Advertisement

South Asian Immigration to United States: A Brief History Within the Context of Race, Politics, and Identity

  • Sunil Bhatia
  • Anjali Ram
Chapter
Part of the Cross-Cultural Research in Health, Illness and Well-Being book series (CCRHIWB)

Abstract

In this chapter we focus on key themes that impact South Asian diasporic communities in general. First, we briefly chart the South Asian immigrant journeys to the U.S. from the late 1800s through the watershed mid-century immigration policies to contemporary times. Second, we examine the contradictions between the model minority discourses that are sustained within the South Asian diaspora and the racism and discrimination experienced by South Asian immigrants particularly in the context of post 9/11 America. Finally, we conclude by looking at some of the ways in which first, second, and subsequent generations in the South Asian diaspora have creatively and politically engaged with their identity.

Keywords

South Asian South Asian American Immigration Model minority myth 

References

  1. Afzal, A. (2015). Lone star Muslims: Transnational lives and the south Asian experience in Texas. New York: New York University Press.Google Scholar
  2. Ahluwalia, M. K. (2011). Holding my breath: The experience of being Sikh after 9/11. Traumatology, 17(3), 41–46.  https://doi.org/10.1177/1534765611421962.CrossRefGoogle Scholar
  3. Bald, V. (2013). Bengali Harlem and the lost histories of South Asian Americans. Cambridge: Harvard University Press.Google Scholar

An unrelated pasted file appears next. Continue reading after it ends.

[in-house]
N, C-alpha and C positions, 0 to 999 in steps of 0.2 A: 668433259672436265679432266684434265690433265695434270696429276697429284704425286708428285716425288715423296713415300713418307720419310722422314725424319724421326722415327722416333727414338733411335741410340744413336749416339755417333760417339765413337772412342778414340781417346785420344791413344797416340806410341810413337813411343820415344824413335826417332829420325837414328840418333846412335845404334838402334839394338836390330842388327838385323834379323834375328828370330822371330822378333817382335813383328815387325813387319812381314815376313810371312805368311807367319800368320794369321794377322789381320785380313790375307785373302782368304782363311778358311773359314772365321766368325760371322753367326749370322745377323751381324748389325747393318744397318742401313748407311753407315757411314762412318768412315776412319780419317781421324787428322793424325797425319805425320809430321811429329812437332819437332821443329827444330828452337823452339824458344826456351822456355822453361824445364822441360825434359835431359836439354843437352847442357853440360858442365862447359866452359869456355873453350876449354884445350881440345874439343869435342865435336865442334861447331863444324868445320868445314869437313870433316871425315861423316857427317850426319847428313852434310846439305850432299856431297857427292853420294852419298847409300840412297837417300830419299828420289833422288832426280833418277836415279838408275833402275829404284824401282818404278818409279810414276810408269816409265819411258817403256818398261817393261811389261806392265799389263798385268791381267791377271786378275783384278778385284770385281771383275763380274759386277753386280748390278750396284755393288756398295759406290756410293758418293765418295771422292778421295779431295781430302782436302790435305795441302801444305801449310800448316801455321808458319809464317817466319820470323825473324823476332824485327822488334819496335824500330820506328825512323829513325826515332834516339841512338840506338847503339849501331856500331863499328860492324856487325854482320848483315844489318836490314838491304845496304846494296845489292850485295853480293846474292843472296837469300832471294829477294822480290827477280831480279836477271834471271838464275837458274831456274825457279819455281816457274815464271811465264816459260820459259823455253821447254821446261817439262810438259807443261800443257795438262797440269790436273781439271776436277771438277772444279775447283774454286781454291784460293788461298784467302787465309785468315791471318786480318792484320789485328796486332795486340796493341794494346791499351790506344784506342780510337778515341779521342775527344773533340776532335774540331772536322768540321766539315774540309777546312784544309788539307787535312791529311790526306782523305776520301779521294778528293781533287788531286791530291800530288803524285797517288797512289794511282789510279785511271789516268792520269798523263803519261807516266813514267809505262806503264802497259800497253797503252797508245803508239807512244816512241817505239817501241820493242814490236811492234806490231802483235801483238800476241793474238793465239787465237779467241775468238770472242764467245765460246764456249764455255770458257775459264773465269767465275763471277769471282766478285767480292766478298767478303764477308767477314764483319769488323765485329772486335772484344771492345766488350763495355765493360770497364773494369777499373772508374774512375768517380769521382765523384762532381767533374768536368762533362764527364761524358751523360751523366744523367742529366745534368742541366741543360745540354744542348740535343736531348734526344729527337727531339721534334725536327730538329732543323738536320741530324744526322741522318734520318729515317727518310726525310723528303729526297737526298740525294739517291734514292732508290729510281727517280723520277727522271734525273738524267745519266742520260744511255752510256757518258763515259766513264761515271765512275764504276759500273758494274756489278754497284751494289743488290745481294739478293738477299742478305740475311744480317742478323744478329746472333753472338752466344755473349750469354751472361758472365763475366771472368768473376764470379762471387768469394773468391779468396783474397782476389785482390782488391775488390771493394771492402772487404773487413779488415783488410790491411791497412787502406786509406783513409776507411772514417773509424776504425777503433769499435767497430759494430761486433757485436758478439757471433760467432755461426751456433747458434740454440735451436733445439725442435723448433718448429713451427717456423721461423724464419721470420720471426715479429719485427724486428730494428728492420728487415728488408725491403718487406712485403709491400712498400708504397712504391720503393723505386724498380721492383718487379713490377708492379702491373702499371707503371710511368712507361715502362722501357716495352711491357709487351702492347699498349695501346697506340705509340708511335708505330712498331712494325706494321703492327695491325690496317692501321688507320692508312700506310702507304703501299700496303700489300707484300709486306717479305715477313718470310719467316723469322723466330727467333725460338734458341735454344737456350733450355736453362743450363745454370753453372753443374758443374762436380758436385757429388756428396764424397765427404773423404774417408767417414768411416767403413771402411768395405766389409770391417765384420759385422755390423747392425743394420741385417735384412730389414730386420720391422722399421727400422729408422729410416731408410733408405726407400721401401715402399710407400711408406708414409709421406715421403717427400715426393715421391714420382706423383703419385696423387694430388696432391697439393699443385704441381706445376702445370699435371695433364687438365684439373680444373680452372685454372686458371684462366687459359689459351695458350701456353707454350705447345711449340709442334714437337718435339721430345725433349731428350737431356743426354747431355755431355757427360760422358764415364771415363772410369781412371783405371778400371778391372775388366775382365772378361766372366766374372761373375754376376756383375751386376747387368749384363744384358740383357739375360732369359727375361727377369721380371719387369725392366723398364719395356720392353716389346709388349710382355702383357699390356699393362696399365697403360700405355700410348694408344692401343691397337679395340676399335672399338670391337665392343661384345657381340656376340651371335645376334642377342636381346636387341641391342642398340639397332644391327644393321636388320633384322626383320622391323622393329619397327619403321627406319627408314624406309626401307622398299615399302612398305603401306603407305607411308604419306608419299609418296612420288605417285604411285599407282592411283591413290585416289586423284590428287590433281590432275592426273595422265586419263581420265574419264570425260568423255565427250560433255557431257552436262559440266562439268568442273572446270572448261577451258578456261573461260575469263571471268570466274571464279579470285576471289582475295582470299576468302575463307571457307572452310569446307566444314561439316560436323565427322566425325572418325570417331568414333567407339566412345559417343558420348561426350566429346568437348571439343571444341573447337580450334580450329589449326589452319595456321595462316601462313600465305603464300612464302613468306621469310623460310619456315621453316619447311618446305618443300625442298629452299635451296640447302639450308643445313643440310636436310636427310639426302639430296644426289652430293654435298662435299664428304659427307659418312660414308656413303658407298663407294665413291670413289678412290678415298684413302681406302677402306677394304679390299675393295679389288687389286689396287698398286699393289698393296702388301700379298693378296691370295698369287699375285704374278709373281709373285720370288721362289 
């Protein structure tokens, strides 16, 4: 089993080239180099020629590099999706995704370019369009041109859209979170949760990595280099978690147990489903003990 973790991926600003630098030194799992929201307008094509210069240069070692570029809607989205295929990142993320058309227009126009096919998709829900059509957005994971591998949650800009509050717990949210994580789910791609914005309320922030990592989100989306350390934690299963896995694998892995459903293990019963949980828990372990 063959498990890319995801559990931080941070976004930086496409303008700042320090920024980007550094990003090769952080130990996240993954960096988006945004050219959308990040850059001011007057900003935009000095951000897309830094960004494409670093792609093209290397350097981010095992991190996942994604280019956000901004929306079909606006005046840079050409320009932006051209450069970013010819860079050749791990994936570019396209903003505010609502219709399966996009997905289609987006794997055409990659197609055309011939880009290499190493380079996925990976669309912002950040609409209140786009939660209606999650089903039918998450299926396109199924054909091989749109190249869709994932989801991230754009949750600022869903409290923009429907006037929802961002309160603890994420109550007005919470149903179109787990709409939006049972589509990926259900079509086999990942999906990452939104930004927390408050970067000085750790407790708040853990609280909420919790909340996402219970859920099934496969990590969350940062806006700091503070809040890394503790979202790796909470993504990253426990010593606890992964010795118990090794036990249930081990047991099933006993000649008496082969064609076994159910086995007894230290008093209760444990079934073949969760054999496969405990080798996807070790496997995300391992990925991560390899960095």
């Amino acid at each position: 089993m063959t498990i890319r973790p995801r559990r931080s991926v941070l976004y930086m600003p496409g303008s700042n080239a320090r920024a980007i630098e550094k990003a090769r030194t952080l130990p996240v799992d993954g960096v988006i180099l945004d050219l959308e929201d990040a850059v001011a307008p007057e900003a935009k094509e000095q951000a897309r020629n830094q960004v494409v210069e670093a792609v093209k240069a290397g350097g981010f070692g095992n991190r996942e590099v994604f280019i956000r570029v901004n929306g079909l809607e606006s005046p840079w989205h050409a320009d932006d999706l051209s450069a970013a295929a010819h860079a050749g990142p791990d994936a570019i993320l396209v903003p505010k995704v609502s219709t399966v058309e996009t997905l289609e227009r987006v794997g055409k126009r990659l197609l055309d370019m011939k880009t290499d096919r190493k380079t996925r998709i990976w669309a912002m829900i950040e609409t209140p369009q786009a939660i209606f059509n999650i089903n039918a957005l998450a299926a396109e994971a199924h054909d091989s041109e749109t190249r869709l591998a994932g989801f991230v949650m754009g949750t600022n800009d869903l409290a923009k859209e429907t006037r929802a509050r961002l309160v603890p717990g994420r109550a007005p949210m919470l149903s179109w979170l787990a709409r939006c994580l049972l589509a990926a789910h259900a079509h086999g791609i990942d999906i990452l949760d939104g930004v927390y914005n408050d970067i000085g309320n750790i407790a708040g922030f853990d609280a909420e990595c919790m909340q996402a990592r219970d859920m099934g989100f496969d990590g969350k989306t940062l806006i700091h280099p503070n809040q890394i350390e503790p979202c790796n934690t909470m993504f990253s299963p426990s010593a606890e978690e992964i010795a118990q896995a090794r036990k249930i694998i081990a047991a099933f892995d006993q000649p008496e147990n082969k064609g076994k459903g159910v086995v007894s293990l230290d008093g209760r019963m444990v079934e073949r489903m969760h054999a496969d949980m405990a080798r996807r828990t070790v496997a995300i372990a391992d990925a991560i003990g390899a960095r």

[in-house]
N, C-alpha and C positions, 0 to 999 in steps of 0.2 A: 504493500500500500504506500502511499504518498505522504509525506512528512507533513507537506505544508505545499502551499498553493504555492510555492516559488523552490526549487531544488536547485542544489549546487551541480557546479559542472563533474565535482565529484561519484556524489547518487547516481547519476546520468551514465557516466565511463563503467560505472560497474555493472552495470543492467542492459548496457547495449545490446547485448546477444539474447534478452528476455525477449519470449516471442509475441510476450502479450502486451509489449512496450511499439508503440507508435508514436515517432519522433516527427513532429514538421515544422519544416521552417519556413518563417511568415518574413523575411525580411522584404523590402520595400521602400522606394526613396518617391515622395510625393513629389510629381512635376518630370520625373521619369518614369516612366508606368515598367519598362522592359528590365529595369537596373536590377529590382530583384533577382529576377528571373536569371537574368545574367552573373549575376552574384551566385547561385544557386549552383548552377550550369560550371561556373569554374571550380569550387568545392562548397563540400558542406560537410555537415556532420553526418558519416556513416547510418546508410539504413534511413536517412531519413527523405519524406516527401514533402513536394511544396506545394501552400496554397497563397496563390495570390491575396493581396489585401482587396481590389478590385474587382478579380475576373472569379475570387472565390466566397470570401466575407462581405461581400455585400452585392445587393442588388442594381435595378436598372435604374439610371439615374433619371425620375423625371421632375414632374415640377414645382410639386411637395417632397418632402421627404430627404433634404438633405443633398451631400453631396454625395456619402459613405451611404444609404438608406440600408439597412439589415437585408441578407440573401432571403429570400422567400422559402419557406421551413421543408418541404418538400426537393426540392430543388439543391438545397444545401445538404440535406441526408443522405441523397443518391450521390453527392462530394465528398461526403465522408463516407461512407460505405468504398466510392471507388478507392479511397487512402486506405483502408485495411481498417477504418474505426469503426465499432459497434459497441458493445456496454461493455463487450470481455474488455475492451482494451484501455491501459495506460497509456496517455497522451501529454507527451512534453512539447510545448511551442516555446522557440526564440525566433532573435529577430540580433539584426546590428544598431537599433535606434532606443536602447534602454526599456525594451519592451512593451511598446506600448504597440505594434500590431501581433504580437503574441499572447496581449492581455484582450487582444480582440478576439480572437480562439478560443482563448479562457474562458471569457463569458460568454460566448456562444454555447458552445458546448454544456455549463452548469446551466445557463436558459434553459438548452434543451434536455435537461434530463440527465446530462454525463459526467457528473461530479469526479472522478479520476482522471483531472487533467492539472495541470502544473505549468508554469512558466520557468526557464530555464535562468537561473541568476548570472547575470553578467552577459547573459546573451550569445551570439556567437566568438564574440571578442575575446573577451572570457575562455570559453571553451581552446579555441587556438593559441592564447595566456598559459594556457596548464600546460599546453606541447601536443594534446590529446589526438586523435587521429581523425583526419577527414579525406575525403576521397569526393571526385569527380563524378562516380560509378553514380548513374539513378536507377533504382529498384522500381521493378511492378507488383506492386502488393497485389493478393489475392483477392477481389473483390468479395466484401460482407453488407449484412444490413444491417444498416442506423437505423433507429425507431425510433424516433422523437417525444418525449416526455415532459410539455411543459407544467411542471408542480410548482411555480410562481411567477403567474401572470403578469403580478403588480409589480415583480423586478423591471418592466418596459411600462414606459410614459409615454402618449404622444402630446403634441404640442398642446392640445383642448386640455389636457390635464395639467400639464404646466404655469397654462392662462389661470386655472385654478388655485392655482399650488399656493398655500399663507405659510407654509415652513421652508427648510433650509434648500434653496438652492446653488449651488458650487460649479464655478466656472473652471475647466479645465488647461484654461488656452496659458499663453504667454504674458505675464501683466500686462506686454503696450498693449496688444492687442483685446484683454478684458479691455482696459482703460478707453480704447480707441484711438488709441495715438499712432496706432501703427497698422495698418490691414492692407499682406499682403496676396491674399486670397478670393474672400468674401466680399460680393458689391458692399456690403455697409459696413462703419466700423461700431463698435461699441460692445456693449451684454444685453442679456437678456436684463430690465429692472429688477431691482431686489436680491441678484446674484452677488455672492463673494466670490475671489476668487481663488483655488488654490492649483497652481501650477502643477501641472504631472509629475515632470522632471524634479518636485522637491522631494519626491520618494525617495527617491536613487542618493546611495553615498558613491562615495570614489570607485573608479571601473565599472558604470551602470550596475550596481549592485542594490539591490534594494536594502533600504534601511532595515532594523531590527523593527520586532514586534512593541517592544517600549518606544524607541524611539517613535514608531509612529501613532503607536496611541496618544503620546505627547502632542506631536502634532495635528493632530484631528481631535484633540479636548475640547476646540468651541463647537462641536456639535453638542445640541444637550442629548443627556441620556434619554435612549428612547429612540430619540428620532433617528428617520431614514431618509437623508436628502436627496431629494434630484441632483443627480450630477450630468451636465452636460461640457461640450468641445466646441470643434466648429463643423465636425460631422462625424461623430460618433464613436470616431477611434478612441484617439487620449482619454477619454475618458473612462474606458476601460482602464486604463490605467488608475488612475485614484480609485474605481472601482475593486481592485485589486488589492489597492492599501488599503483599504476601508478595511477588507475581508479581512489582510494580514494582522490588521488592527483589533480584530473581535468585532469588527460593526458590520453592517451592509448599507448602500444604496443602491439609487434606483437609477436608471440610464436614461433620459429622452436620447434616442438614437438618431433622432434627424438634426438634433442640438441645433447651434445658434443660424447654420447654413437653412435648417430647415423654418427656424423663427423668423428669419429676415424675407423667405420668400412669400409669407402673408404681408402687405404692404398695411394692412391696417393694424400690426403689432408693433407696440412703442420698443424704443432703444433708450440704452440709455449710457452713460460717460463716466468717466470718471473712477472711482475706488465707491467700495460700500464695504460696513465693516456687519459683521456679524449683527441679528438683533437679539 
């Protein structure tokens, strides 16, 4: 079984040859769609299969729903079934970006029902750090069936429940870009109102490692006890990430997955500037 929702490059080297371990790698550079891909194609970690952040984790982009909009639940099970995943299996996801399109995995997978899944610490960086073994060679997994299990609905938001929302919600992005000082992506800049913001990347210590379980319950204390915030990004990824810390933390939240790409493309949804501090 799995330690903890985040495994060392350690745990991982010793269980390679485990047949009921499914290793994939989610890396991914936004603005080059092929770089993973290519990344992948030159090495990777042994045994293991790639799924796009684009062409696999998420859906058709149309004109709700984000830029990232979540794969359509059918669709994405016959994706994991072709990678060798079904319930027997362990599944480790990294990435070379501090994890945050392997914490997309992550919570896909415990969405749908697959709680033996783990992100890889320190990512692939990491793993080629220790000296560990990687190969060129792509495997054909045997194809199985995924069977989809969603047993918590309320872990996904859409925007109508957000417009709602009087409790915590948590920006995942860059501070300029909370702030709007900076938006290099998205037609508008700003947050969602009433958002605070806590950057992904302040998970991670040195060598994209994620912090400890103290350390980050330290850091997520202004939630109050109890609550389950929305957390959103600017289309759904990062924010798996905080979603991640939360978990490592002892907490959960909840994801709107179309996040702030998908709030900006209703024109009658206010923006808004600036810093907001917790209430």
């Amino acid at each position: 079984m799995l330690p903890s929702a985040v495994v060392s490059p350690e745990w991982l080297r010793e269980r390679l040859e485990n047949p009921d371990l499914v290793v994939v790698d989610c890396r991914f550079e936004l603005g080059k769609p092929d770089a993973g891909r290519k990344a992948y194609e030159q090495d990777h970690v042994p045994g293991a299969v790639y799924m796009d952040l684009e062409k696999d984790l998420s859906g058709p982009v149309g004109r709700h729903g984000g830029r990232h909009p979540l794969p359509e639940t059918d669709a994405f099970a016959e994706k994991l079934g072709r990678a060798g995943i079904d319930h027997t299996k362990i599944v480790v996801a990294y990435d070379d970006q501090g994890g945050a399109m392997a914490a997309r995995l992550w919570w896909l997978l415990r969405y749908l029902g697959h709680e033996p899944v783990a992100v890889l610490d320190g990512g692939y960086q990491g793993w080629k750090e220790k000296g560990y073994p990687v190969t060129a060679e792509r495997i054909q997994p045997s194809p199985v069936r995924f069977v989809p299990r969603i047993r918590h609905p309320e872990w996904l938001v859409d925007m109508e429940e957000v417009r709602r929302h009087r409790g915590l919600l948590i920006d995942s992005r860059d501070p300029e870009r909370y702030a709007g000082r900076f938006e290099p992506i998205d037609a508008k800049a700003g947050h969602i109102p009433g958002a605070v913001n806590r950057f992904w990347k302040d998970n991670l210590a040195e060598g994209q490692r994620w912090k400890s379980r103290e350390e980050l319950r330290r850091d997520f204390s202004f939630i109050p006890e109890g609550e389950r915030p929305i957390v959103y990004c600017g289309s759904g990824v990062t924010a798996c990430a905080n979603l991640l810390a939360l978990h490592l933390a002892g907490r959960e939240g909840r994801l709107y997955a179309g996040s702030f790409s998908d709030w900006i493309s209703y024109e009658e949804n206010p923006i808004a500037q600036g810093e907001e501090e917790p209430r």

4. Bald, V. (2015). American orientalism. Dissent, 62(2), 23–34.CrossRefGoogle Scholar
  5. Bhachu, P. (1985). Twice migrants: East African Sikh settlers in Britain. London/New York: Tavistock Publications.Google Scholar
  6. Bhatia, S. (2007). American karma: Race, culture, and identity in the Indian diaspora. New York: New York University Press.Google Scholar
  7. Bhatia, S. (2010). Interpreting the meanings of schooling, hybridity, and multicultural citizenship in diaspora communities. Yearbook of the National Society for the Student of Education, 109(1), 66–81.Google Scholar
  8. Bhatia, S. (2011). Lost in translation: Cultural hybridity, acculturation, and human development. Human Development, 54(6), 400–407.  https://doi.org/10.1159/000334730.CrossRefGoogle Scholar
  9. Bhatia, S., & Ram, A. (2001). Rethinking “acculturation” in relation to diasporic cultures and postcolonial identities. Human Development, 44(1), 1–17.  https://doi.org/10.1159/000057036.CrossRefGoogle Scholar
  10. Bhatia, S., & Ram, A. (2004). Culture, hybridity and the dialogical self: Cases from the south Asian-American diaspora. Mind, Culture, and Activity, 11, 224–240.  https://doi.org/10.1207/s15327884mca1103_4.CrossRefGoogle Scholar